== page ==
144 MHz SSB nets *ON* Wed. night + ARRL VHF Contest Jan 23-24
- Enjoyed checking into the 144.222 net tonight with WJ8L. Signals were OK for a bit, then took a fade. K8BKB said he wouldn't mind me talking up all the Tuesday nets on my website, so I have. That post is on the main page. I know that those nets may be considered a "Kalamzoo thing" but with V/UHF'ing, to get maximum fun, you want to think beyond your immediate club circle.
Here's the weekly reminder about our wide-area activity nets. WB9LYH has a big signal from EN54, middle of WI. Works multiple stations across MI and IN. He starts out on 144.240 at 0100Z, looking east into MI. He then moves clockwise, calling CQ frequently. We're always looking for activity in your area, so please spread the word.
If you can't hear anything from WB9LYH, know that we urge net check-ins to slide down to 144.230 and look around and call CQ in all directions. Far better to have a variety of guys calling CQ, than have everyone waiting all night to work one net control. You may hear activity on 144.230, or perhaps on 144.200 (the call freq.) The long-term goal is to stir up many callers in a wide area on Wed. nights. This to increase the overall health of V/UHF.
I get on 144.250 at 0230Z, and gab with some Milwaukee/Chicago locals for 15-30 mins. After that, I go clockwise, calling CQ, so I don't get back to MI until at least 0315-0330. Unless you're a night owl, WB9LYH is probably the better choice. I am 40 miles north of Milwaukee. Both us net controls are horizontally polarized, which is the norm with SSB ops on V/UHF.
Here's an early heads-up that the ARRL Jan VHF Sweepstakes is Jan 23-24th. http://www.arrl.org/contests/rules/2010/jan-vhf-ss.html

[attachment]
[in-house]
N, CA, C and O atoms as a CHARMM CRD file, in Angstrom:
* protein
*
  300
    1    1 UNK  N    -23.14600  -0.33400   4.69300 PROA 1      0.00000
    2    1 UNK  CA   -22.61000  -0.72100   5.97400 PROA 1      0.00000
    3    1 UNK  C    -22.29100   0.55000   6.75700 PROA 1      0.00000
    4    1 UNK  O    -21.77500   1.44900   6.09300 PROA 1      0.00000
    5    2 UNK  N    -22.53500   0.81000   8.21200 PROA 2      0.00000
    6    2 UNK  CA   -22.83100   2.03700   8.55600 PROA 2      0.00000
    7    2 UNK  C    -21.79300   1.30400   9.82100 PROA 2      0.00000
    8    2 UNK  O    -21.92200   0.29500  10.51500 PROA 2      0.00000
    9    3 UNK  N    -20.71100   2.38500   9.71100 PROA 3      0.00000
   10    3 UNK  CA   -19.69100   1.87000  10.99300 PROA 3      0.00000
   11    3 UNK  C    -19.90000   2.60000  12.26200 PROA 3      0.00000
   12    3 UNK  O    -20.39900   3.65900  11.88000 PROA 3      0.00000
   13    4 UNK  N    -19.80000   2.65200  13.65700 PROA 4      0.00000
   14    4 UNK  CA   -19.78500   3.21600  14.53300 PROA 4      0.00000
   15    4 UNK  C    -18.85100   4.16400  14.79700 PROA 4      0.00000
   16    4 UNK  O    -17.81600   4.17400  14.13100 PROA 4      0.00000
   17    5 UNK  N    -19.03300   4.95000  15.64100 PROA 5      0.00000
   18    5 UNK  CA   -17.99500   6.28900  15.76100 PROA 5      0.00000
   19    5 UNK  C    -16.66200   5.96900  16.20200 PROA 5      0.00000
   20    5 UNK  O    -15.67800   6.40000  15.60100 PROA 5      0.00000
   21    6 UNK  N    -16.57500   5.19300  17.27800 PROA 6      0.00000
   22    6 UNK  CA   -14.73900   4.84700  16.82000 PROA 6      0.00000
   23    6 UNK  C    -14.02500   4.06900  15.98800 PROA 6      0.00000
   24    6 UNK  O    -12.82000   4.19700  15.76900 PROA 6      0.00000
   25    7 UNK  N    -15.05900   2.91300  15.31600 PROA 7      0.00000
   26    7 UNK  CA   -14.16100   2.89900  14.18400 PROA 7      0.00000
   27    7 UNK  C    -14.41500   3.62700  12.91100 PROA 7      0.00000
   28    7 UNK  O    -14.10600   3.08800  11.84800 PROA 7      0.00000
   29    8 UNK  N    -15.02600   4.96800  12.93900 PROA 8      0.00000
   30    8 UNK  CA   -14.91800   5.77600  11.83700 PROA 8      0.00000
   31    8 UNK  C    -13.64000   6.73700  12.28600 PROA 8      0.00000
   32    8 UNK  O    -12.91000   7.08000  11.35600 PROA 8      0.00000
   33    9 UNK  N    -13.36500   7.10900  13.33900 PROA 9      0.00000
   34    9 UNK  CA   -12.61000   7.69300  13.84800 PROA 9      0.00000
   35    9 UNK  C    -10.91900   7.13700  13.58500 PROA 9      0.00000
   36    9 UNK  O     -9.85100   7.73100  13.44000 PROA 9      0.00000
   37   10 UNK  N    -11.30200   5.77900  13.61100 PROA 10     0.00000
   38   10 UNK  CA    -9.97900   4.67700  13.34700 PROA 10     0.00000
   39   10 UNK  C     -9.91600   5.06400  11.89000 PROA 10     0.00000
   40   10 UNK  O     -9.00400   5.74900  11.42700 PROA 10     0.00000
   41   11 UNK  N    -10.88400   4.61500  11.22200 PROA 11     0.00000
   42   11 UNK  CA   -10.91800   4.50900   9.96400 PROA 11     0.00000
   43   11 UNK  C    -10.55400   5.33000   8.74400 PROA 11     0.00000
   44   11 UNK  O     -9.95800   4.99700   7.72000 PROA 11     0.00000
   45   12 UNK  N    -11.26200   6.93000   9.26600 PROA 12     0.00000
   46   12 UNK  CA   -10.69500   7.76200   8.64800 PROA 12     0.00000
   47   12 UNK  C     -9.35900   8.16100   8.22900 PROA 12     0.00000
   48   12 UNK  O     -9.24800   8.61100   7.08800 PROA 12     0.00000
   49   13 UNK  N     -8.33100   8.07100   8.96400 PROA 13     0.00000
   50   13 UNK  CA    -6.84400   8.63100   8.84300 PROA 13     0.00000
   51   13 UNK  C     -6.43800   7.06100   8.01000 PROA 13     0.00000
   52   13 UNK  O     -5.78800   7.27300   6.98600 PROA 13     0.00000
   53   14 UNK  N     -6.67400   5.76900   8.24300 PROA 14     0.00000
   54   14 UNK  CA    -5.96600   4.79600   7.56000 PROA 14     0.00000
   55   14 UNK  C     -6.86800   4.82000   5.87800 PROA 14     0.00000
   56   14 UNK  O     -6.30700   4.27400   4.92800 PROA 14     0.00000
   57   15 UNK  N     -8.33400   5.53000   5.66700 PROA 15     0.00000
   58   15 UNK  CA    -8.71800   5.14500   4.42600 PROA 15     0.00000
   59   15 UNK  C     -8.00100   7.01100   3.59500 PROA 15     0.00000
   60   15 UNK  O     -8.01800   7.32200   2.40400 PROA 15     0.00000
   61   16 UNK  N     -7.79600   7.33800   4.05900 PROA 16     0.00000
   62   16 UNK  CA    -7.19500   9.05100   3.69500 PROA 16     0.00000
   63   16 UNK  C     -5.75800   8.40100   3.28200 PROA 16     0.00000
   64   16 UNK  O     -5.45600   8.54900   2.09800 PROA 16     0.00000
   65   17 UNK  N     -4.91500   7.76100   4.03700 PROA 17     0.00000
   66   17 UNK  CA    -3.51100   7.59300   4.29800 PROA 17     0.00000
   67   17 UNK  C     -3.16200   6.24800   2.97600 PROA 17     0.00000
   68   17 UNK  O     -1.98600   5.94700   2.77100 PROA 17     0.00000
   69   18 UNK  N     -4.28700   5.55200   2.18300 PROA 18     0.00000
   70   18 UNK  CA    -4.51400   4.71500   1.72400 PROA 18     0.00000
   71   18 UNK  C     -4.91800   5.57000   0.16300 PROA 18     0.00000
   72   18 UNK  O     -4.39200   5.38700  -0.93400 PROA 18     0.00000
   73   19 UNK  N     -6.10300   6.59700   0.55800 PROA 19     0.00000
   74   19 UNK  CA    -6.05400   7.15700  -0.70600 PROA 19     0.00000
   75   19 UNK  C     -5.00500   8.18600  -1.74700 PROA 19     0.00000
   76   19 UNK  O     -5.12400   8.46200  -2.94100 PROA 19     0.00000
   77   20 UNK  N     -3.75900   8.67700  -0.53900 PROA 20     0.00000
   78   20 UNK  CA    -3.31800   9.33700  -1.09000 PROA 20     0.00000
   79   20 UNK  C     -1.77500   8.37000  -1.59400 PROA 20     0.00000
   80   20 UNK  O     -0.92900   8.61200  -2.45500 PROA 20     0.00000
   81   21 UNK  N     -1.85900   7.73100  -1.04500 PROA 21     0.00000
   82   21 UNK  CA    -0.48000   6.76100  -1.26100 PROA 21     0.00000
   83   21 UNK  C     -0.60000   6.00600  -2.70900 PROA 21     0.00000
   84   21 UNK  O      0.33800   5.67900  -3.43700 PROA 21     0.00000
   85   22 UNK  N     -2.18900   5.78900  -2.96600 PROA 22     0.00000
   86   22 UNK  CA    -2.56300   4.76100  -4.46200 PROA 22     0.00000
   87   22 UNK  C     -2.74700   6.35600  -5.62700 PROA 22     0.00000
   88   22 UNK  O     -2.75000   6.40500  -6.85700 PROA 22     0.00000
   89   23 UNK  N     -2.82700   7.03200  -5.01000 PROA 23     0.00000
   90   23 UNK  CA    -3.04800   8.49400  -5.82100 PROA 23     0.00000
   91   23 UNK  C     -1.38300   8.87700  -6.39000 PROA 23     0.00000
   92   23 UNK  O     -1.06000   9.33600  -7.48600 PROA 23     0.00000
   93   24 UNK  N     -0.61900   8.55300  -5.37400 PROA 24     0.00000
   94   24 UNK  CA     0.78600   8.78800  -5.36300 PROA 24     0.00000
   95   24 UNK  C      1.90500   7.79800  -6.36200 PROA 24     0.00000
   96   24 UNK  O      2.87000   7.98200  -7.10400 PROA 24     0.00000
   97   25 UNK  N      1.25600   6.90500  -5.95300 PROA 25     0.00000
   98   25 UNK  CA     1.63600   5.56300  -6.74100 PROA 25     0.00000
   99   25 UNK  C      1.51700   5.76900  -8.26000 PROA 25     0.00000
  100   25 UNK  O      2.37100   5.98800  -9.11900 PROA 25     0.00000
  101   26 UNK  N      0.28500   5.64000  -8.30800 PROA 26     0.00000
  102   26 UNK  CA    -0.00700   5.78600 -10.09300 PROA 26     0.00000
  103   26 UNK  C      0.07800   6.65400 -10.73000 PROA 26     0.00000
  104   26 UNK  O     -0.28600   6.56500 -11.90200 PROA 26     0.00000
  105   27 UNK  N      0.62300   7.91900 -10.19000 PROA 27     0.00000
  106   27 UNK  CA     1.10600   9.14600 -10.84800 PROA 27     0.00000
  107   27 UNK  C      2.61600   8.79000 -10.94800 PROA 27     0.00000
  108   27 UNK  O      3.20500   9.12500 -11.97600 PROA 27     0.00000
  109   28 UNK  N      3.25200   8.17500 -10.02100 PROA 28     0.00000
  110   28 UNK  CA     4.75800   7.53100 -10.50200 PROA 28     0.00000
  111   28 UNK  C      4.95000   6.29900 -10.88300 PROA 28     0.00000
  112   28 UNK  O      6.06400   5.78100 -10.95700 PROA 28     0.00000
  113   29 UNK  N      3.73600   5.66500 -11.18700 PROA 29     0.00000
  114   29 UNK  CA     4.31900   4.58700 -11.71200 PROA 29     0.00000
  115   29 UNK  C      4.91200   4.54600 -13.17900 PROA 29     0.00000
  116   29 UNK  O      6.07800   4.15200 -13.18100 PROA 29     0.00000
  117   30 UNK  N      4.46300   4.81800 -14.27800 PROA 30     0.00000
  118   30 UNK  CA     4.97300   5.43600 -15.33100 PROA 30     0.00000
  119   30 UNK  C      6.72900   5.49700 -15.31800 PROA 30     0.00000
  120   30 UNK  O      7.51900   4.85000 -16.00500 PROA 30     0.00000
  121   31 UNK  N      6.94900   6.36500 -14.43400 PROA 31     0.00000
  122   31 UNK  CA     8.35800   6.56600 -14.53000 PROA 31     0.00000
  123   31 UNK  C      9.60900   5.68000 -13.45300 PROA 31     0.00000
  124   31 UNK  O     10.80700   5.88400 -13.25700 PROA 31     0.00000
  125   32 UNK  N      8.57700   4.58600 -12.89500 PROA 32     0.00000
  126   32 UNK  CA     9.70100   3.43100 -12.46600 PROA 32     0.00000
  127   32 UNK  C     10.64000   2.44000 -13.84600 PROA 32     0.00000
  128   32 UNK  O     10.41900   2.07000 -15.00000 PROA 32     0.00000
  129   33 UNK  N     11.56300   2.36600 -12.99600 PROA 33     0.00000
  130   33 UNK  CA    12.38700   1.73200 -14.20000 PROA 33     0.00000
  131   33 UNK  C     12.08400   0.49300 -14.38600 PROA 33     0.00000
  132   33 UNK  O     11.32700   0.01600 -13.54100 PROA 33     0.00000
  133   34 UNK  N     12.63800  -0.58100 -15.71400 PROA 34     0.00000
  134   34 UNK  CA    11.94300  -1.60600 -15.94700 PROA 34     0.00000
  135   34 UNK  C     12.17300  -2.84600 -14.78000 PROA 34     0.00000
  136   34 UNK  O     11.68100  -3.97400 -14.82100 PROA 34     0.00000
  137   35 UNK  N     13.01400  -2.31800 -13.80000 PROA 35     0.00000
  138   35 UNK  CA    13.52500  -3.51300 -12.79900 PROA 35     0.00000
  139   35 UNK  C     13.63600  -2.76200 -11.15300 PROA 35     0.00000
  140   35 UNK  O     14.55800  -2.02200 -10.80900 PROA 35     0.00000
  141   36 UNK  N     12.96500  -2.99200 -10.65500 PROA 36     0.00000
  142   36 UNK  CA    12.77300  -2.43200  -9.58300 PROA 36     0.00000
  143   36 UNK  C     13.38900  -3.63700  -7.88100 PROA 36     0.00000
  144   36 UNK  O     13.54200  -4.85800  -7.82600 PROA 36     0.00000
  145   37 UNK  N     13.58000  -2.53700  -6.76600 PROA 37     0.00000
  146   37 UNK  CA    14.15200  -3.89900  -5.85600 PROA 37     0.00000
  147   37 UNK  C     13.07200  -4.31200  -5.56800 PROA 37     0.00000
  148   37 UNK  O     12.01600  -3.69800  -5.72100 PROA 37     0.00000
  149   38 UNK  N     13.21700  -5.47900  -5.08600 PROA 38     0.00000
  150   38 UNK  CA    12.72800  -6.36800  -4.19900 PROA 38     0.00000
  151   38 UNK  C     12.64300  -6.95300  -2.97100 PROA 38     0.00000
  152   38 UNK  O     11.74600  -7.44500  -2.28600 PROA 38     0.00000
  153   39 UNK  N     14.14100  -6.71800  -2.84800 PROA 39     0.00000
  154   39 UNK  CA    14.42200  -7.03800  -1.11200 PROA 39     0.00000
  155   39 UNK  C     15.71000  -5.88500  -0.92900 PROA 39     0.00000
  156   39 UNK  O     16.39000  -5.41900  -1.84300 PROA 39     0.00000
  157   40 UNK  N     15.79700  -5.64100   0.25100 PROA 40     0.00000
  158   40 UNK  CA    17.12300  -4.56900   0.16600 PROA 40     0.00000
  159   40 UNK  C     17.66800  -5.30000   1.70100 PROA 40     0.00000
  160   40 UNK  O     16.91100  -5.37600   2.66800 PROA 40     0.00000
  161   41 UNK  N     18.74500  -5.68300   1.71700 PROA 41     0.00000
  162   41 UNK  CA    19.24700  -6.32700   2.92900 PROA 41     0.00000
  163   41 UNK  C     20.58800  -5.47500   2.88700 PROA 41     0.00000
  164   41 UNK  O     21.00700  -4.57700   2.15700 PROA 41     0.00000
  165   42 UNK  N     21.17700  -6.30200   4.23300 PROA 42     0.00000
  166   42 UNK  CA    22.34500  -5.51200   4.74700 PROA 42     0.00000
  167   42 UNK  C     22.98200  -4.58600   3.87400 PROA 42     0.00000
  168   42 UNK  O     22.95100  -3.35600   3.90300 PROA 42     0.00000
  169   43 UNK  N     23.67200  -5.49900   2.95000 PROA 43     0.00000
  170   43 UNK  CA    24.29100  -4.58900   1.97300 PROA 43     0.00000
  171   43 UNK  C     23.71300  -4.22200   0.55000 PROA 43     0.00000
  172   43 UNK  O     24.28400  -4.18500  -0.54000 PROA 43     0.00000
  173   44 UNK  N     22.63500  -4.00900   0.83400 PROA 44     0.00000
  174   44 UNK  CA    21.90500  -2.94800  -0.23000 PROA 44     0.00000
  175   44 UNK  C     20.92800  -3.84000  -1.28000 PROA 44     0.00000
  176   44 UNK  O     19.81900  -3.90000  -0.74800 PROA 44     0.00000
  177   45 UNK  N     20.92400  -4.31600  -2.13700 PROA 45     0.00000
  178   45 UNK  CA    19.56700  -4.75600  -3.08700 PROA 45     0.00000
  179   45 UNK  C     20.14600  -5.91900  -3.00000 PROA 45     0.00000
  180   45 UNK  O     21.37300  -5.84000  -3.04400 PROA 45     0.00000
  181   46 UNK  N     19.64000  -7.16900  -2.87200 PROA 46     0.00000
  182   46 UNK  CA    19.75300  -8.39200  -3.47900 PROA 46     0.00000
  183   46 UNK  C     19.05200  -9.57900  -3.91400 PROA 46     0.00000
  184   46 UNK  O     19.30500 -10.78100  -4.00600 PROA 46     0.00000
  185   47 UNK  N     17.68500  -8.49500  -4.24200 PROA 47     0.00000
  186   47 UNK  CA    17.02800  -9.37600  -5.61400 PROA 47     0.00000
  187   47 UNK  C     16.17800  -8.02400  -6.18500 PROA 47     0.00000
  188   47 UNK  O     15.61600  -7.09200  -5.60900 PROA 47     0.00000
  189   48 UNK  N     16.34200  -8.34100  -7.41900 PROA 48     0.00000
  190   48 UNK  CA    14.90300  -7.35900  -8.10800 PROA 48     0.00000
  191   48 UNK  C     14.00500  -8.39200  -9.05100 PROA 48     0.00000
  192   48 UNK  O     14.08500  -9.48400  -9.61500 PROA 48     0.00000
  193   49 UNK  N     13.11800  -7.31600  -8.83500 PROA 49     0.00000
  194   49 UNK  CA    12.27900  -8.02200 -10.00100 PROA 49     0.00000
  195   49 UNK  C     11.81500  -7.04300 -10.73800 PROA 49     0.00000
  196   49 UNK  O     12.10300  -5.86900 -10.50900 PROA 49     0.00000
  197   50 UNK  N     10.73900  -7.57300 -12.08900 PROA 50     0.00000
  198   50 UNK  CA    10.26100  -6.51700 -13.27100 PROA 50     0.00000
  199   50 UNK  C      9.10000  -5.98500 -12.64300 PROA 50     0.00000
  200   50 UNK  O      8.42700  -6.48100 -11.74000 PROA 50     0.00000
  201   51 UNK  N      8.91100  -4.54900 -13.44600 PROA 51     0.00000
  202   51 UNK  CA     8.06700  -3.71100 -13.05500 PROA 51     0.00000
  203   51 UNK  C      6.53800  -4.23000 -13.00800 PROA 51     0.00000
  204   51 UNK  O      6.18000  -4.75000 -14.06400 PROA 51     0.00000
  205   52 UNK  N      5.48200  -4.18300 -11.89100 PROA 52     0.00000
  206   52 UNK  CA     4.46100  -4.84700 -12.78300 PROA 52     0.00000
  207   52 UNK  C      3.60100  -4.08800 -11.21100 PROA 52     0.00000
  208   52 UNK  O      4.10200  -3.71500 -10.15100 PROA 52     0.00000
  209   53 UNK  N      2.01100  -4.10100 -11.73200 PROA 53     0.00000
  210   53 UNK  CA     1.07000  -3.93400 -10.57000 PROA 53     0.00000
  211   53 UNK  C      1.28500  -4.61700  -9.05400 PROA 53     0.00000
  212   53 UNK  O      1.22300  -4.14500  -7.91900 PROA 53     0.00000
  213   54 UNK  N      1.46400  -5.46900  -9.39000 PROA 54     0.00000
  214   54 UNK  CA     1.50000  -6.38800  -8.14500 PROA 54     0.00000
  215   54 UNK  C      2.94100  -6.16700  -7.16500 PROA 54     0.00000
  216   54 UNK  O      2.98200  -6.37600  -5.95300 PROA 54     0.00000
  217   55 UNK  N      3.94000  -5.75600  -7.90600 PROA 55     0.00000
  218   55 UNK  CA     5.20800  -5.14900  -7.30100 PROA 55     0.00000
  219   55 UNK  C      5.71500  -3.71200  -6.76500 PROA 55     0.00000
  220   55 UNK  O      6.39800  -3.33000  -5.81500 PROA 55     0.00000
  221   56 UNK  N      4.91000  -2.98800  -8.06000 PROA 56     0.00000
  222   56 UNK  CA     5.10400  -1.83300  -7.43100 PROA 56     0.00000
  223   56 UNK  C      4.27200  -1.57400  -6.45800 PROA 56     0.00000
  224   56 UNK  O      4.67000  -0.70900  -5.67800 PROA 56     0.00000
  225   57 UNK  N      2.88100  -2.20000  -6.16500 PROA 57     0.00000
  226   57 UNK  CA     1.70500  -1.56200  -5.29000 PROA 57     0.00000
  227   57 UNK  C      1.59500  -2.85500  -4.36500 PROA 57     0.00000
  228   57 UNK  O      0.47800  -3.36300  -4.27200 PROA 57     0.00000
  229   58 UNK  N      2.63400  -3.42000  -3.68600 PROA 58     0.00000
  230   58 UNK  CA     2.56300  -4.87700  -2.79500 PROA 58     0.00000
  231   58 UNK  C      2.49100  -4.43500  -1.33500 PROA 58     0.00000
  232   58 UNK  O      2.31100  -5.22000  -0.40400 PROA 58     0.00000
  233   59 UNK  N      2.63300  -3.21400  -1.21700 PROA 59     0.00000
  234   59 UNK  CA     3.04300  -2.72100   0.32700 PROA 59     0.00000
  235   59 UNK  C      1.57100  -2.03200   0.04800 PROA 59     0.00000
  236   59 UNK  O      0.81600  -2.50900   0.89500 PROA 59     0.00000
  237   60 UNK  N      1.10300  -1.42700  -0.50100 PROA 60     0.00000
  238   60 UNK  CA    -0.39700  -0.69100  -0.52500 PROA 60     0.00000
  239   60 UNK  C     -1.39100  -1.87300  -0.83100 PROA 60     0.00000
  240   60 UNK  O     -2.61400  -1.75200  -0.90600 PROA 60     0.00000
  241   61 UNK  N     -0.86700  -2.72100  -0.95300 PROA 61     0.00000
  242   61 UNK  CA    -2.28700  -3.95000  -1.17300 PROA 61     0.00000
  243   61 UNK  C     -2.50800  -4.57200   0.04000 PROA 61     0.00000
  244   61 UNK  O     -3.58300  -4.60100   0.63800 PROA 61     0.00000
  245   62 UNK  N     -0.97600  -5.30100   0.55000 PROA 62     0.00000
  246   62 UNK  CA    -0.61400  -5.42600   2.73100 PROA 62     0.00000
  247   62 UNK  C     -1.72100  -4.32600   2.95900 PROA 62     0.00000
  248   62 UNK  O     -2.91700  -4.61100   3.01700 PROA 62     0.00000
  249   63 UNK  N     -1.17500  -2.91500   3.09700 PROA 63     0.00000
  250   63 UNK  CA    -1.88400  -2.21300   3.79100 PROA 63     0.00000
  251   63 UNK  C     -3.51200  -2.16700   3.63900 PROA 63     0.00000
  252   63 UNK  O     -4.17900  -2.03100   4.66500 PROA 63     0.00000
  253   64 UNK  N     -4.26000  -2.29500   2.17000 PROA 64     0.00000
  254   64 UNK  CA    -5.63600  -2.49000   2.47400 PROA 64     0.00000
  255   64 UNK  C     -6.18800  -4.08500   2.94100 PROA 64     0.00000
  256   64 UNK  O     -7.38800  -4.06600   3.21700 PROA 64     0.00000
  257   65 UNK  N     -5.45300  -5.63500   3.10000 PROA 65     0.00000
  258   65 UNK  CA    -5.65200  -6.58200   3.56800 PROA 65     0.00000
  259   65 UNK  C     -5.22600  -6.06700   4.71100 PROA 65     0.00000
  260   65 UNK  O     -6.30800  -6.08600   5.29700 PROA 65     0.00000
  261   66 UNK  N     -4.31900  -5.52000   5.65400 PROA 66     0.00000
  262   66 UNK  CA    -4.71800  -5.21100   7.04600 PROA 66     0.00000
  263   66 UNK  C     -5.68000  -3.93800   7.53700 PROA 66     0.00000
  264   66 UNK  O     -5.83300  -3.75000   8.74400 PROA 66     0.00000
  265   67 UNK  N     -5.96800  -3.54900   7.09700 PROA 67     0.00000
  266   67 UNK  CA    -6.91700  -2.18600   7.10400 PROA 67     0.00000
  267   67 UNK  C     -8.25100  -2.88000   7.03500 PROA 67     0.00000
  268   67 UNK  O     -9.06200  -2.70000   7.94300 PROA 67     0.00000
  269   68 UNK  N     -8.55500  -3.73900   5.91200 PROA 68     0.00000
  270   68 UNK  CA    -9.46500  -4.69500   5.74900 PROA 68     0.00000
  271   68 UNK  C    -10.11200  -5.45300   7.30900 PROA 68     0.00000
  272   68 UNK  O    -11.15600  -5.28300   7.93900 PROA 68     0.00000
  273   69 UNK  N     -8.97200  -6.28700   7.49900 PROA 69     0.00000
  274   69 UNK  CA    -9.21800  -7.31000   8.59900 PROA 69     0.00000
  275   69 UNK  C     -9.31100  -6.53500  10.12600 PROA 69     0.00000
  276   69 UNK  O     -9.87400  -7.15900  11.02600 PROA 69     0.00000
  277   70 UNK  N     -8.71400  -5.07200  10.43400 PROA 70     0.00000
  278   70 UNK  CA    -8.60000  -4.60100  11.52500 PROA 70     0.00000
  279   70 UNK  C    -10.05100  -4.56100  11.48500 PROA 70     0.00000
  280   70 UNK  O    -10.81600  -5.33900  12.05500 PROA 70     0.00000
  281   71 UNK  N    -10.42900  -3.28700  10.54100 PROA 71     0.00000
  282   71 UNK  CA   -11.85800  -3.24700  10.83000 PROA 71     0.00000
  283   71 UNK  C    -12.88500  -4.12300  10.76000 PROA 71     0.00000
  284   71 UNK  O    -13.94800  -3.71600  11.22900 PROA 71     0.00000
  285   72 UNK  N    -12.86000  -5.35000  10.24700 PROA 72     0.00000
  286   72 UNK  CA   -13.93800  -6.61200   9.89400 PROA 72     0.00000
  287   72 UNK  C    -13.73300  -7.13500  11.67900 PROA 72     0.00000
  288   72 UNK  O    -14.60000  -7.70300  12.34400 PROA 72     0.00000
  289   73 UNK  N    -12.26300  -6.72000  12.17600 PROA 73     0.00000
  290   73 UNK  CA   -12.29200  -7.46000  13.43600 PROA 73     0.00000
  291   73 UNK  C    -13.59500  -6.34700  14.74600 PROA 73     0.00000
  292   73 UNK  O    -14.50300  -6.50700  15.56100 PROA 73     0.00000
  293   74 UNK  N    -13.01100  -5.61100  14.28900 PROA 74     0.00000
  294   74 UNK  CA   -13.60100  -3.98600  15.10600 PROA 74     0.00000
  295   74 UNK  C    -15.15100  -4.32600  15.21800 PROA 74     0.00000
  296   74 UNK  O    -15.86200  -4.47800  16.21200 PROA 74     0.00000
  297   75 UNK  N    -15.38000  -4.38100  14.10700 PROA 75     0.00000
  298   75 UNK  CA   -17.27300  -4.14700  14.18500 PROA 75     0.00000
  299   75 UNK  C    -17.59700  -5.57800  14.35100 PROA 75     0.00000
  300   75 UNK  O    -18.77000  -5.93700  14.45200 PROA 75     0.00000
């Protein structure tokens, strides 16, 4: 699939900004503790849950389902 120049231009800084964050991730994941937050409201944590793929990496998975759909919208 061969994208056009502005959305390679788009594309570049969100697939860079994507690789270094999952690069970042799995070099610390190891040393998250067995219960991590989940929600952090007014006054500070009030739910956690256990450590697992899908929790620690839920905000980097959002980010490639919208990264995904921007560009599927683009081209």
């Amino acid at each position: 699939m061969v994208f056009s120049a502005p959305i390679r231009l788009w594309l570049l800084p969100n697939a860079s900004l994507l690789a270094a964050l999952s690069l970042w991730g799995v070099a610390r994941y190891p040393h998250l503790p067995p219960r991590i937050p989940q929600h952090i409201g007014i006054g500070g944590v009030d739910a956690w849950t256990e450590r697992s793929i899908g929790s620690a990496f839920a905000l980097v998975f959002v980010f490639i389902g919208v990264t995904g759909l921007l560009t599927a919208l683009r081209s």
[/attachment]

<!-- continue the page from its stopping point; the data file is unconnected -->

I am a firm believer that many hams would enjoy a V/UHF contest if they gave it a try. Toward that goal, I have encouraged newer guys in WI to Get On With Whatever They Have. Since 60-80% of the contest Q's take place on "common" bands like 6 and 2m (70cm, too) many of you are able to participate.
Even if you only have FM stations, you have a numbers advantage if you spread the word in your region. Consider talking up the contest in your area and see what you can do. We've had good success around S WI getting some FM'ers to call "CQ Contest" and some have gone on to improve their station, and add bands, or SSB capability.
In the Jan QST, on Pg. 79, there's a great article about FM simplex being a good training ground for VHF contesters. Check it out and see if it motivates you. A small plaque or certificates go a long way toward getting guys/gals on. 146.55 and 146.58 FM simplex is customarily used in contests. 52.525 on 6m FM, 223.500 on 1.25m FM and 446.000 on 70cm FM. It also helps if you agree on a 1-3 hour window to focus the activity. Only addicts like me will play 20-30 hours out of the 33 available. :) The idea is to get the word out to many hams, and that way at least some will play. Dead contests are no fun, so talk it up.
If you want to know more about how to "do" a VHF contest, I've got a ton of info on my website. I'll be updating it this week, but if you want immediate results, go to posts dated June 7th on my blog. It's not a 5-10 minute course, but it is thorough.
Todd KC9BQA EN63ao 40 N of Milwaukee
http://www.kc9bqa.com For Frequent VHF/UHF Updates